Prophase and Prometaphase
As we discussed in cell cycle, before cells are allowed to enter M phase they must meet certain cellular requirements. Among these requirements are appropriate cell size and cellular environment. Following DNA replication in S phase, cells contain twice their normal number of chromosomes. Because cells that undergo mitosis are diploid, their number of chromosomes can be represented as 2N, where N equals the number of distinct chromosomes in the cell. Cells about to enter M phase, which have passed through S phase and replicated their DNA, have 4N chromosomes. Entry into M phase is allowed by the formation of the mitotic cyclin-Cdk complex known as M phase-promoting factor that occurs as a cell cycle regulatory mechanism in the G2 phase.
The first phase of mitosis within M phase is called prophase. It follows G2, the final phase of interphase. A cell entering M phase manifests a number of physicsl signs. Among these are condensation, or thickening, of chromosomes. Chromosome condensation is visible through a microscope and is required for subsequent chromosome separation during later stages of mitosis. Another physical characteristic of cells beginning mitosis is the sprouting of microtubules from replicated centrosomes. Microtubles are protein filaments on which chromosomes migrate during mitosis.
As we discussed, prophase is marked by very thick and dense chromosomes. At this phase, the chromosomes are still enclosed in the cell nucleus within the nuclear envelope. The chromosomes also contain a centromere, which is necessary in later phases for attachment to microtubules for migration. Late in prophase, kinetochores assemble on the centromeres. Specialized microtubules, called kinetochore microtubules later attach to these sites. Duplicated centrosomes, which are the organizing centers of microtubules, begin to separate towards opposite poles of the cell. The network of cytoskeletal components begins to break down and the mitotic spindle forms. The mitotic spindle is an arrangement of microtubules that is responsible for aligning duplicated chromosomes in later phases.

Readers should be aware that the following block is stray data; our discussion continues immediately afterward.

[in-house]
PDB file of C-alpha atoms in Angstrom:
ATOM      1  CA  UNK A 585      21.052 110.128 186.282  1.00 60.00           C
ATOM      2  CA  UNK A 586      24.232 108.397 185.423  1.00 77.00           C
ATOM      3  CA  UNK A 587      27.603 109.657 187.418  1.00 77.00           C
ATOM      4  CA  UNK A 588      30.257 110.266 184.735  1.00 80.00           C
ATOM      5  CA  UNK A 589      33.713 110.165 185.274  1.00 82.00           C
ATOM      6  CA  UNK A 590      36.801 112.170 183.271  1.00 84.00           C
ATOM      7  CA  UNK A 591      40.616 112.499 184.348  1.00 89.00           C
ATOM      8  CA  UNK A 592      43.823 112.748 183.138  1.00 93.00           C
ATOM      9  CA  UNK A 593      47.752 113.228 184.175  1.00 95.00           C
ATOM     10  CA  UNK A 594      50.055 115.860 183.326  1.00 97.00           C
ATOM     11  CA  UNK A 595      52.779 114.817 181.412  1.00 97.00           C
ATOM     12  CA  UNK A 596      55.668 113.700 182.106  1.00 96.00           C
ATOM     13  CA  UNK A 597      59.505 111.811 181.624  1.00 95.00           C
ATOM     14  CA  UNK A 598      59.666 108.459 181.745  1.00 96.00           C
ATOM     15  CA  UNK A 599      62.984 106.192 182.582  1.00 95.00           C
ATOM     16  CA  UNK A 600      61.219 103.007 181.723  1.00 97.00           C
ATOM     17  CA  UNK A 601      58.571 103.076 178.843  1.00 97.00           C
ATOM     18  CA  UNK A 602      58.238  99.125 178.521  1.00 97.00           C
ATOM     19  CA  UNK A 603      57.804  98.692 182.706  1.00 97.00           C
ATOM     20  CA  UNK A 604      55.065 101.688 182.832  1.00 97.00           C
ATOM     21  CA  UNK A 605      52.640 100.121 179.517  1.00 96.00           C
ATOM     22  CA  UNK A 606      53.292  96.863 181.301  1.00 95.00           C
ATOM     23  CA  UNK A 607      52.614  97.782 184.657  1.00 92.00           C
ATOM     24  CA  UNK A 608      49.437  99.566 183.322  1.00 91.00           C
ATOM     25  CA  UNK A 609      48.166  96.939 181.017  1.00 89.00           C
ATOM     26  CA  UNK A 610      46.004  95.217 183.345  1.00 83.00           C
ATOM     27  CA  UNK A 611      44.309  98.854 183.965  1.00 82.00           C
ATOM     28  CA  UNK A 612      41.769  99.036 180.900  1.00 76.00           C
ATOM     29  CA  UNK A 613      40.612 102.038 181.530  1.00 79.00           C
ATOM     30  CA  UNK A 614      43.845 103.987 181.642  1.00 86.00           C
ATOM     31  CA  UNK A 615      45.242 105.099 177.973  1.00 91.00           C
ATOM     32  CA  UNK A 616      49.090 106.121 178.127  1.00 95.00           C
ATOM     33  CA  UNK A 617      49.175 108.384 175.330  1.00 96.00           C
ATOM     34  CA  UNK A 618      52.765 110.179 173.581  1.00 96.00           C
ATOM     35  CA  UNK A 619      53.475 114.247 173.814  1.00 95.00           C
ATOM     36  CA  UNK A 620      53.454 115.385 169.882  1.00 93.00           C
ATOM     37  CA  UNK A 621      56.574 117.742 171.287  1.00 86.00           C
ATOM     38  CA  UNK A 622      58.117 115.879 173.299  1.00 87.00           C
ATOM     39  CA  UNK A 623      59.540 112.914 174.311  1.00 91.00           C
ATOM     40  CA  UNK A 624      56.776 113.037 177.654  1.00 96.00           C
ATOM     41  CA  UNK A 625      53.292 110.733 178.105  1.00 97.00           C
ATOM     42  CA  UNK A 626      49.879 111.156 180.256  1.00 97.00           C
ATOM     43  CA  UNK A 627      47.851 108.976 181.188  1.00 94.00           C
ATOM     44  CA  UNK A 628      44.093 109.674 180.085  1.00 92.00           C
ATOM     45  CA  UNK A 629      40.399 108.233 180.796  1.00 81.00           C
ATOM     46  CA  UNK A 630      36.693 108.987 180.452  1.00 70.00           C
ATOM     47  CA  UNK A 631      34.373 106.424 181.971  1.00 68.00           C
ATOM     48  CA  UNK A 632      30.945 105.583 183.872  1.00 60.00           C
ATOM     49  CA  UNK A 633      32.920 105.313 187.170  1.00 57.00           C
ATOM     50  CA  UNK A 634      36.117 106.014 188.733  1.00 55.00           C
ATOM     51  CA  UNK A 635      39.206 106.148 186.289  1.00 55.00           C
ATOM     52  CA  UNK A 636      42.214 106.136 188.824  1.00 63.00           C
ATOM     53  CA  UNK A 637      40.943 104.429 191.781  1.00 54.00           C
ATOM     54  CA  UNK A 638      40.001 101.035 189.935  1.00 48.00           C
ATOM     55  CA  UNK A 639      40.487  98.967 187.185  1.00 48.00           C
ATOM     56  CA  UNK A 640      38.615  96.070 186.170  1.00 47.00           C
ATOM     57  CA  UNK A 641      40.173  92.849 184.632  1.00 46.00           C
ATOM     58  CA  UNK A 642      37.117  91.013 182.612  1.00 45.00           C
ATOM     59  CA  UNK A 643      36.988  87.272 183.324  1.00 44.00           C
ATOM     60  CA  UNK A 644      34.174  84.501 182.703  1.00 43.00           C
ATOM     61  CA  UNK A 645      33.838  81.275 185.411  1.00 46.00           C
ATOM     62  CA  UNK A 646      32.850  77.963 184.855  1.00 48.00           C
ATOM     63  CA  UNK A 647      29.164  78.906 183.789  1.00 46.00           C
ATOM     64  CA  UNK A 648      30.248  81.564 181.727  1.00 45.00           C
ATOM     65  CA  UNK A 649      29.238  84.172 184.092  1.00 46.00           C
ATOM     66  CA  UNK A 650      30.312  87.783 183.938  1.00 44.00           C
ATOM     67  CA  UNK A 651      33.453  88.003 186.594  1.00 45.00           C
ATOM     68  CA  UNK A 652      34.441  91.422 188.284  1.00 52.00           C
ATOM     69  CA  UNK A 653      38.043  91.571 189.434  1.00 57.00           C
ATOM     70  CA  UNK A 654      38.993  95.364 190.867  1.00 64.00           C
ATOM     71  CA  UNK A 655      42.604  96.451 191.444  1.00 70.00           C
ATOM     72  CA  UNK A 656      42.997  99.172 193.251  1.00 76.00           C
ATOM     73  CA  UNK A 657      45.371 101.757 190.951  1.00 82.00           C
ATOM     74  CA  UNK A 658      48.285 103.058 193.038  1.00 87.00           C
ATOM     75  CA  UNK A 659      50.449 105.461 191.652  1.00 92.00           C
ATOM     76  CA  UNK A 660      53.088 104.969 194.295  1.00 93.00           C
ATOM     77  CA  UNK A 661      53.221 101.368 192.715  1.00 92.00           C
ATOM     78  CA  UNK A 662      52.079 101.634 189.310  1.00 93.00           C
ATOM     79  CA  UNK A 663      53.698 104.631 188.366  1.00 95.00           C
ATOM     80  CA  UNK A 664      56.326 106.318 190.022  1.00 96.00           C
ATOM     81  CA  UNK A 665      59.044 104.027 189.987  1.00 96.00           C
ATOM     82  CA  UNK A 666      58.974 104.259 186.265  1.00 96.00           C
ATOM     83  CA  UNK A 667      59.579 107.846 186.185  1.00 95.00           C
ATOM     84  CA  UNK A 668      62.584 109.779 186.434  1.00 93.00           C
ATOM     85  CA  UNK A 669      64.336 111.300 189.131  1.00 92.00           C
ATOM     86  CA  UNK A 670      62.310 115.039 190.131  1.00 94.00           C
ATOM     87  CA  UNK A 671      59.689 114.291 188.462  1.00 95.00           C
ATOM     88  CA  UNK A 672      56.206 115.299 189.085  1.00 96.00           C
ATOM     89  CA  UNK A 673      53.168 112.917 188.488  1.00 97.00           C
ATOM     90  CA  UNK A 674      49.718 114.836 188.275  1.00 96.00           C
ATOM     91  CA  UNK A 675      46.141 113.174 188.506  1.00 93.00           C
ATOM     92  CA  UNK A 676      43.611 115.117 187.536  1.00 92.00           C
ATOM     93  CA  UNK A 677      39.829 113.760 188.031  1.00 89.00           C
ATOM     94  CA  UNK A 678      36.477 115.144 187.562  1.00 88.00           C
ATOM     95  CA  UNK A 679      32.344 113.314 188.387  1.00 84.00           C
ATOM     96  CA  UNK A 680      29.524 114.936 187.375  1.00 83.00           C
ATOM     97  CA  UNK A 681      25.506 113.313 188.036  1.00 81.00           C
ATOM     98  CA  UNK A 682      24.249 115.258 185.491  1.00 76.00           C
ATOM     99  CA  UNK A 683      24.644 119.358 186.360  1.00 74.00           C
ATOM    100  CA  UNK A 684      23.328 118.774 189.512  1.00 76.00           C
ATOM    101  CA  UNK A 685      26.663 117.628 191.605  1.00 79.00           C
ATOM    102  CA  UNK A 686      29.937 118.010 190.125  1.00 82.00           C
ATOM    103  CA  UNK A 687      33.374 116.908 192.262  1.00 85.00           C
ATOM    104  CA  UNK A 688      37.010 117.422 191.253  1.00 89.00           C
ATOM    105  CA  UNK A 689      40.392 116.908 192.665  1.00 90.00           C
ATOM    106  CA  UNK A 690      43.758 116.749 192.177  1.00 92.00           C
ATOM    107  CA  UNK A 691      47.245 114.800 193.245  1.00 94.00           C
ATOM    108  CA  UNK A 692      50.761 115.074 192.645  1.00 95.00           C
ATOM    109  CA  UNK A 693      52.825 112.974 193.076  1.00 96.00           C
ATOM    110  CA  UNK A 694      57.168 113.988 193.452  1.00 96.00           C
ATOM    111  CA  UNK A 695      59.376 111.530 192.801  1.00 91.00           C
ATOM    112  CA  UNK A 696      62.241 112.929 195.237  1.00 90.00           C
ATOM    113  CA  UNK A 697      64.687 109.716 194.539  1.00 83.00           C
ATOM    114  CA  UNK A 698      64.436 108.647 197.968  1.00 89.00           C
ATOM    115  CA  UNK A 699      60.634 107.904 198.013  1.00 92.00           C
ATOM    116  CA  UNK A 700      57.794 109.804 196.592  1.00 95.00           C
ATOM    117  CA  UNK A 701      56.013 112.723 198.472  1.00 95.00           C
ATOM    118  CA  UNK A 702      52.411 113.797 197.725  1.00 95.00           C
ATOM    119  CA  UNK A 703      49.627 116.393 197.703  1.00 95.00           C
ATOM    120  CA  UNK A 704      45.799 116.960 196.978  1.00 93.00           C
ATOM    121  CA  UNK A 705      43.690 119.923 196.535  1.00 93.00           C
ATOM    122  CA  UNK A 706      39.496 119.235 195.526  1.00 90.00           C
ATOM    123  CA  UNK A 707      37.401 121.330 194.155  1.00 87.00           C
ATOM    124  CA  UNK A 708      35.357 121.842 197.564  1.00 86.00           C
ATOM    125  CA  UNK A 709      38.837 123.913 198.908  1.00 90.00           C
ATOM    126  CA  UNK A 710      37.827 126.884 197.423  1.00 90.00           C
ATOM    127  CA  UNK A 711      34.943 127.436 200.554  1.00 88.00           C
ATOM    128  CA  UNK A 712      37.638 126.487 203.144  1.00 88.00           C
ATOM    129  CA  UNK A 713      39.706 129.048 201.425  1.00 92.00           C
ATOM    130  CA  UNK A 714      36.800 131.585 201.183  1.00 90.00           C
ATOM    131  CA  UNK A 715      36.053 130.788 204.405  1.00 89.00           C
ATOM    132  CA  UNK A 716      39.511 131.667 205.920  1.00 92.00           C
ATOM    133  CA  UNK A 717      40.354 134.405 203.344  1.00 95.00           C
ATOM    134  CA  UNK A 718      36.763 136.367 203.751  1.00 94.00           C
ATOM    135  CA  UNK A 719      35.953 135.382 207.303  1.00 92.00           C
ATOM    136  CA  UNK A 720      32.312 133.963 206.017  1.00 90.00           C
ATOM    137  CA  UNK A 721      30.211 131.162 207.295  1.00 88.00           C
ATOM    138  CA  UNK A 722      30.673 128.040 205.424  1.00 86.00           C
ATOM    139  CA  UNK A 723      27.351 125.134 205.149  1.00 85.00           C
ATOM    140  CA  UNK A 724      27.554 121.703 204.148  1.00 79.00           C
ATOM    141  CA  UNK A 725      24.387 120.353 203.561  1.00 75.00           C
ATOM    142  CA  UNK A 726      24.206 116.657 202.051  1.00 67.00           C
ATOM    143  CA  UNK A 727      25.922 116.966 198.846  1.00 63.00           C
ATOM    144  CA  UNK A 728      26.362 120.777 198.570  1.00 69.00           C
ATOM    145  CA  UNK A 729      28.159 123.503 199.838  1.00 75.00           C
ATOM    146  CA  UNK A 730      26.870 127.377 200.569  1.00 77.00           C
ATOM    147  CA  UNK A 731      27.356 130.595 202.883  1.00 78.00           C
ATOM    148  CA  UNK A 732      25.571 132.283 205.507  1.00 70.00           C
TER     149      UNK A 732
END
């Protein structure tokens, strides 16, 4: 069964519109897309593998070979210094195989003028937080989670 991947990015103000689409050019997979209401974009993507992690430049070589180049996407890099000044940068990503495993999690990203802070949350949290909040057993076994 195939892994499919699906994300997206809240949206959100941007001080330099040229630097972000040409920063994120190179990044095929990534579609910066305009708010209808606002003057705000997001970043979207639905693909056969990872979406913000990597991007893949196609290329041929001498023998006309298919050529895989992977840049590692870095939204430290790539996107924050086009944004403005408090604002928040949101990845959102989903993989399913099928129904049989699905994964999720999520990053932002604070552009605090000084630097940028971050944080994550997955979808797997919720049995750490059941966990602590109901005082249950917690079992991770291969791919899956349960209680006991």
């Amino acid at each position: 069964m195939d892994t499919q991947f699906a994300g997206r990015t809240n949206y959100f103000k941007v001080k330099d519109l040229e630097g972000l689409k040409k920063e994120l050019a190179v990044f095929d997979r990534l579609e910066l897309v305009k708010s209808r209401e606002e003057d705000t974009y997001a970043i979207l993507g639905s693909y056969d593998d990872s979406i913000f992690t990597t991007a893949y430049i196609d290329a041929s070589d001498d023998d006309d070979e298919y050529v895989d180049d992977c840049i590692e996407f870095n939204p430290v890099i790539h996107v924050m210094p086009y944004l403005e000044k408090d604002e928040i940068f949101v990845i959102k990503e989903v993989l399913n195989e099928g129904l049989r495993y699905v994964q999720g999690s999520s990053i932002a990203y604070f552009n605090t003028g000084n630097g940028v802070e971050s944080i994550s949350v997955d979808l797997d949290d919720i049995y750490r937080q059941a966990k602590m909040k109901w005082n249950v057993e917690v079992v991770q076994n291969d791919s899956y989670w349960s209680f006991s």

The major event marking a cell's entry to prometaphase is the breakdown of the nuclear envelope into small vesicles. Kinetochores also become fully matured on the centromeres of the chromosomes. The disruption of the nuclear envelope allows for the mitotic spindles to gain access to the mature kinetochores. As the microtubles of the mitotic spindle enter the nuclear region, some attach to the kinetochores making them kinetochore microtubules. The remaining microtubules are called non-kinetochore microtubules. Sister chromatids are captured by microtubules stemming from centrosomes on opposite ends of the cell. Once they have captured chromosomes, the kinetochore mictrotubles begin to exert force on the chromosomes, moving them.